Besides superheroes, one of the most consistently successful genres of film in the past few years has been the Young Adult novel adaptation. Series like Twilight, Harry Potter, The Hunger Games, and Divergent have all become huge successes at the box office. Last year, a new franchise stepped into the movie world in the form of the Maze Runner, and one year later we have the followup entitled “Maze Runner: The Scorch Trials.”
In the last installment, Thomas (Dylan O’Brien) was the leader of a group of young people who found themselves in a deadly maze that tested their survival skills. Upon escape, they learned the world outside had gone to hell and a lot of humanity has been wiped out by a deadly virus, and that they are a special type of person who has immunity to the disease. When this installment starts off, Thomas and the other maze survivors have been taken to a facility to help them recover, where they meet survivors from other mazes. The group soon discovers that the leader of the facility works for WCKD, the organization which put them in the maze in the first place and has dubious intentions for them. Thus, they head off into the Scorch where they must track down a resistance to fight against the mad scientists.
The movie suffers from a condition I like to call “Middle Chapter Syndrome”. This is when I go into a movie and even without having it spoiled know that certain plot points set up will not be resolved by virtue of the fact there’s still one more book left to adapt. I just knew the cure for the virus would not be found in this film. I just knew that the final showdown with WCKD would not occur in this movie. While there is tension in regards to the fact that main characters in the group are capable of being picked off, for the most part, I was thinking to myself “These plot points will not be answered until the next film”, which was indirectly robbing the movie of tension.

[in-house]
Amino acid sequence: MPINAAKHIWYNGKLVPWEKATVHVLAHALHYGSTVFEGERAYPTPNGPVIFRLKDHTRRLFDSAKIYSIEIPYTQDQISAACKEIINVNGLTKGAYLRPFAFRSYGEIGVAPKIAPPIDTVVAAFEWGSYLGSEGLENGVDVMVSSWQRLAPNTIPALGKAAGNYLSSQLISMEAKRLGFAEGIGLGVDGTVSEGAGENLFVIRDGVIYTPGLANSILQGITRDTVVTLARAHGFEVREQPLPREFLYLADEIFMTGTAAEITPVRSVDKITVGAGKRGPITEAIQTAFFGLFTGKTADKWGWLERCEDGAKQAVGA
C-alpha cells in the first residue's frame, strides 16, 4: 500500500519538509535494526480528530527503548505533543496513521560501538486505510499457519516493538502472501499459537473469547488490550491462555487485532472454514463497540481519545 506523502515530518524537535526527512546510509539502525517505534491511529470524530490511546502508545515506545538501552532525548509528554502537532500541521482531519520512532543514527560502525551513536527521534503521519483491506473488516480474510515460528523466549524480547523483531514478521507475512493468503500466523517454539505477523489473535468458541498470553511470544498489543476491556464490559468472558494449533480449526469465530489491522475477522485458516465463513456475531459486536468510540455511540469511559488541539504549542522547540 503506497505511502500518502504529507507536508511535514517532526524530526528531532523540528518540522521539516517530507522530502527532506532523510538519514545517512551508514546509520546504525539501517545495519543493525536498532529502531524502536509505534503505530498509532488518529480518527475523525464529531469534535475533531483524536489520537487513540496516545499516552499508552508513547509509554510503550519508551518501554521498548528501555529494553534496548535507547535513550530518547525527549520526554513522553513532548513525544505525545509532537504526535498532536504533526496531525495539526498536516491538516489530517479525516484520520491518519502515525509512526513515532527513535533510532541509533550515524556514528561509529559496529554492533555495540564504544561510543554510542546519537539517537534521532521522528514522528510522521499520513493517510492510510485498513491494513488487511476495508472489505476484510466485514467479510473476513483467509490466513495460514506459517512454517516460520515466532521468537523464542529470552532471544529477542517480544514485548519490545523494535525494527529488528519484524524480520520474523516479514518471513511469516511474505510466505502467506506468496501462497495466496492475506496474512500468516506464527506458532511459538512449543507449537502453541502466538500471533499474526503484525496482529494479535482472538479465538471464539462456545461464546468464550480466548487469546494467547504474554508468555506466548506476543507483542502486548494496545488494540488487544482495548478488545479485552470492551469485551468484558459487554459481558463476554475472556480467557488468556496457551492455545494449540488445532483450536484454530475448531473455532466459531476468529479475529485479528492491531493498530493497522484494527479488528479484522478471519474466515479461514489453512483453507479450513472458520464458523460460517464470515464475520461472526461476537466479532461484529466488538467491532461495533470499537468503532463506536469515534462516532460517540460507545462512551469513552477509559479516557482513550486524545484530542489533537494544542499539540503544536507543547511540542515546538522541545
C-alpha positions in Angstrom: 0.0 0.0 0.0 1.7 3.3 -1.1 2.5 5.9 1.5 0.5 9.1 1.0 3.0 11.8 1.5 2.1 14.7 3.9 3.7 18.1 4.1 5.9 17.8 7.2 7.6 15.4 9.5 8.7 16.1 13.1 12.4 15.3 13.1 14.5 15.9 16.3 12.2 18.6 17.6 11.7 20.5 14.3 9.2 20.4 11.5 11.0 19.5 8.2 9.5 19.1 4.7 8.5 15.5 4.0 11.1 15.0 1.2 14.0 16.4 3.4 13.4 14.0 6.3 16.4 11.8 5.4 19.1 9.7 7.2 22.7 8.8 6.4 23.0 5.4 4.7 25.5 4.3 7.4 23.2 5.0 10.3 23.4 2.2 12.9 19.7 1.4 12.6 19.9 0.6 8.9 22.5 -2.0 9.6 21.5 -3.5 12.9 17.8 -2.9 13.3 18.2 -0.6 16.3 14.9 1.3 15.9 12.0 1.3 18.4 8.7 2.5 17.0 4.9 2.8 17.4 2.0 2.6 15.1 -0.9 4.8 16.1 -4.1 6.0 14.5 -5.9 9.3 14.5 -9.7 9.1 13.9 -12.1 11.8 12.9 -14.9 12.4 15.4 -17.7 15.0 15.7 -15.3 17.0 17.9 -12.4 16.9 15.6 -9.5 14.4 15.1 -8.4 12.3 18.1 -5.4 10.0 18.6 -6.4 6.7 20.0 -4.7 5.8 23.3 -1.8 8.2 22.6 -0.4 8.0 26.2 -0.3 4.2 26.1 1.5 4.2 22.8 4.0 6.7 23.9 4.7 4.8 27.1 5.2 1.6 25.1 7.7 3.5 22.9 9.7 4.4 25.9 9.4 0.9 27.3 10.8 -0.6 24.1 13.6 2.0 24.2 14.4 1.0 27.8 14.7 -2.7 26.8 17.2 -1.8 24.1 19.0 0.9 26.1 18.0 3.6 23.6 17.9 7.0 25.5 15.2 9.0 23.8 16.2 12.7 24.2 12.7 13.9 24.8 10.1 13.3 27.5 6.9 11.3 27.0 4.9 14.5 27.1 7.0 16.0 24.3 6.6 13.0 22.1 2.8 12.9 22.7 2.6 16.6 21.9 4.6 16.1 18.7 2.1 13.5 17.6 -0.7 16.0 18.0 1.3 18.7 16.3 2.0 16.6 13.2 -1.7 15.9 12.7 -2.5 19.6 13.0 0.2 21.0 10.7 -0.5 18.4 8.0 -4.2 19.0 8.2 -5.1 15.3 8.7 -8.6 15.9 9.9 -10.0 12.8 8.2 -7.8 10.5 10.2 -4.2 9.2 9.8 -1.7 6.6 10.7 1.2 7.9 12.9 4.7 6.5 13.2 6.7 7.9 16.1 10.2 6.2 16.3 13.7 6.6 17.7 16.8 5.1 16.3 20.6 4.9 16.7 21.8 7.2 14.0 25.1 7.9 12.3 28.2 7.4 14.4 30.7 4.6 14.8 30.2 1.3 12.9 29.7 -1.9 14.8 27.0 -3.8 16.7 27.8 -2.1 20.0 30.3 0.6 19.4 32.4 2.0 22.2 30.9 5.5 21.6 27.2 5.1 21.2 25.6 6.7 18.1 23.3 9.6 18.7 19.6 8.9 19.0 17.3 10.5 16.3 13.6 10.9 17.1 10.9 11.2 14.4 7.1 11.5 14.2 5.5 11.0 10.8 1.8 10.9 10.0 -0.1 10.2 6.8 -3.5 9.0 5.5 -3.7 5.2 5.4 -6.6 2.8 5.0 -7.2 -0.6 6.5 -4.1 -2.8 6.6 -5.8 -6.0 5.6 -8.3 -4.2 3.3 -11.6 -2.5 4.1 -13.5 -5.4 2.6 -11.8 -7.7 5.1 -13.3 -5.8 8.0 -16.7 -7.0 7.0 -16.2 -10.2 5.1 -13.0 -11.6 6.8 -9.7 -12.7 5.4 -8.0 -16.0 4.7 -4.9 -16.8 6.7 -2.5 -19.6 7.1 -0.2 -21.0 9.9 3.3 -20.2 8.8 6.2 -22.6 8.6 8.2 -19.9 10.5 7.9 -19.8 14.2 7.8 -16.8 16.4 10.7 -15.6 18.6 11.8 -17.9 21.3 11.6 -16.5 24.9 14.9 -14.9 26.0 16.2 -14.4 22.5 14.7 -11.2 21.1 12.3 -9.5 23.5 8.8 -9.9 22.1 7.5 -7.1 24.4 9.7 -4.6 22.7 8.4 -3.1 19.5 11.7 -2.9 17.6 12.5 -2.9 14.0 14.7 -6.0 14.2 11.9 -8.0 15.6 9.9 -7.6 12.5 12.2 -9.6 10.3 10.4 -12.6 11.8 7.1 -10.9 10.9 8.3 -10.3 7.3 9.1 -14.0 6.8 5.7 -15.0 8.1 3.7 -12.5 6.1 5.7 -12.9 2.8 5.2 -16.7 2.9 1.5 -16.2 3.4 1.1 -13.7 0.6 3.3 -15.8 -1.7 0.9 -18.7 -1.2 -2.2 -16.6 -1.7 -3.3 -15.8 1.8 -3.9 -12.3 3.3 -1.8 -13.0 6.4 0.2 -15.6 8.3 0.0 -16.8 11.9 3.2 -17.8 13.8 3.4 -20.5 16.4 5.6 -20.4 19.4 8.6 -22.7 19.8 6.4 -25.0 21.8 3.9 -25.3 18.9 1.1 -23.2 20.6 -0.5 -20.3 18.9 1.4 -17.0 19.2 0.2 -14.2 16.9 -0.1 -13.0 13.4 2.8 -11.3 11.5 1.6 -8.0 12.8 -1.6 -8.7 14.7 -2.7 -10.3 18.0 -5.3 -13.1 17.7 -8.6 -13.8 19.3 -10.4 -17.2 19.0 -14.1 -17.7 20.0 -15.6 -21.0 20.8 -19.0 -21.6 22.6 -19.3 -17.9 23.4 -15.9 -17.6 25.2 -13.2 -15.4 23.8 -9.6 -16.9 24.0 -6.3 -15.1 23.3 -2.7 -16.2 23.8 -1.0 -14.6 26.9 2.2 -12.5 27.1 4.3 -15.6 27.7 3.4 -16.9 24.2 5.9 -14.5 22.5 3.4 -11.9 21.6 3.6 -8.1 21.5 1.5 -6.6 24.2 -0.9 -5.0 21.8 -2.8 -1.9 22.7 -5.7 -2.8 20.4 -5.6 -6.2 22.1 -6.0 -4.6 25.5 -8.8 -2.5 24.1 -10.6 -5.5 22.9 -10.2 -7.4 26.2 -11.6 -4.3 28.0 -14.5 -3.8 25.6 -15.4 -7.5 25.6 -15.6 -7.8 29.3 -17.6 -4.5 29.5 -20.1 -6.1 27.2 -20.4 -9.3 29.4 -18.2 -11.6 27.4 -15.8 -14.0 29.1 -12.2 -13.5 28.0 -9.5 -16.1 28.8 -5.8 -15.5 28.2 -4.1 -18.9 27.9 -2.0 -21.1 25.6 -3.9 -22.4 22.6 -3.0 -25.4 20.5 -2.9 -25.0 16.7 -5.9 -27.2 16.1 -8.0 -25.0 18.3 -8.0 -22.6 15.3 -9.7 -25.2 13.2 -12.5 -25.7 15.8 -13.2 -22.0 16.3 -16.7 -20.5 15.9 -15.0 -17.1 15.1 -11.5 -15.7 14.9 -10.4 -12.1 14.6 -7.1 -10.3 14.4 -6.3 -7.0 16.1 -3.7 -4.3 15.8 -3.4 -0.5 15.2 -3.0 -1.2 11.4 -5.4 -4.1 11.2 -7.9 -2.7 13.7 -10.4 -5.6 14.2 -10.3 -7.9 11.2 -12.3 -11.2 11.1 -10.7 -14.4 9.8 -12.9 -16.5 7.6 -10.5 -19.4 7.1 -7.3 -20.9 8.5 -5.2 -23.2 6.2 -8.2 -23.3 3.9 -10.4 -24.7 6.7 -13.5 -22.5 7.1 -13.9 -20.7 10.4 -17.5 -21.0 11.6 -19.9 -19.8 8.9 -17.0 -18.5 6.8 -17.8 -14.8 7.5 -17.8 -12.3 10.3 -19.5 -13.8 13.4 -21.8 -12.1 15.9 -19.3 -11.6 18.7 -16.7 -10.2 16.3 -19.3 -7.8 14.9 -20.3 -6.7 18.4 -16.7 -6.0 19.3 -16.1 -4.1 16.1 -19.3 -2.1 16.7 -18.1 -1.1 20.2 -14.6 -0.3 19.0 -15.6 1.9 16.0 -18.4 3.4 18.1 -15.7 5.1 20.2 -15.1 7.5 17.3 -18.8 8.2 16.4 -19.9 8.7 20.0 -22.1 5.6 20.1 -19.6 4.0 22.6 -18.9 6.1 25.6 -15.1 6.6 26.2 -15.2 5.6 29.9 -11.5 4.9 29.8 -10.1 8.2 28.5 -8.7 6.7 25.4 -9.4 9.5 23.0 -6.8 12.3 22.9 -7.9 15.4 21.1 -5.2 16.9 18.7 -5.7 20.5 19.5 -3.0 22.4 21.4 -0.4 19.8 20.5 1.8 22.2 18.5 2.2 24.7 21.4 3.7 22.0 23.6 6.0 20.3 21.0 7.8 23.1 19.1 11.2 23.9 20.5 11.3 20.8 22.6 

Ironically, for a film that is primarily set in a blazing desert and city ruins, an issue that plagues a good portion of the final product is the fact a lot of the action sequences take place in darkened areas making it hard to concentrate on what is going on in the scenes. I might be able to chalk this up to the fact that it seems like director Wes Ball is going for more of a horror film vibe this time around, as a good part of the plot involves people who have become zombie-like in nature due to long-term exposure to the virus. Even still, being able to see the action more visibly would’ve helped this film significantly.
The cast, however, performs their parts well. Dylan O’Brien continues to do a good job as Thomas, and Kaya Scodelario as Teresa did have him questioning where her loyalties lied throughout the movie. There were some character actors showing up in supporting roles who caught me off guard by being in this movie, namely Alan Tudyk as a member of WCKD who the group interrogates. The setting of the film looks convincing, even if it feels like the city from “Divergent” just covered in sand.
All in all, “Maze Runner: The Scorch Trials” does what it needs to do, while being only an OK film. The plot serves mainly as setup for the final chapter (which to my surprise seems like it will not be split into two parts). For anyone looking to satisfy their YA adaptation fill before the final “Hunger Games” comes out in two months, this is worth a matinee showing. I give the movie 3 out of 5.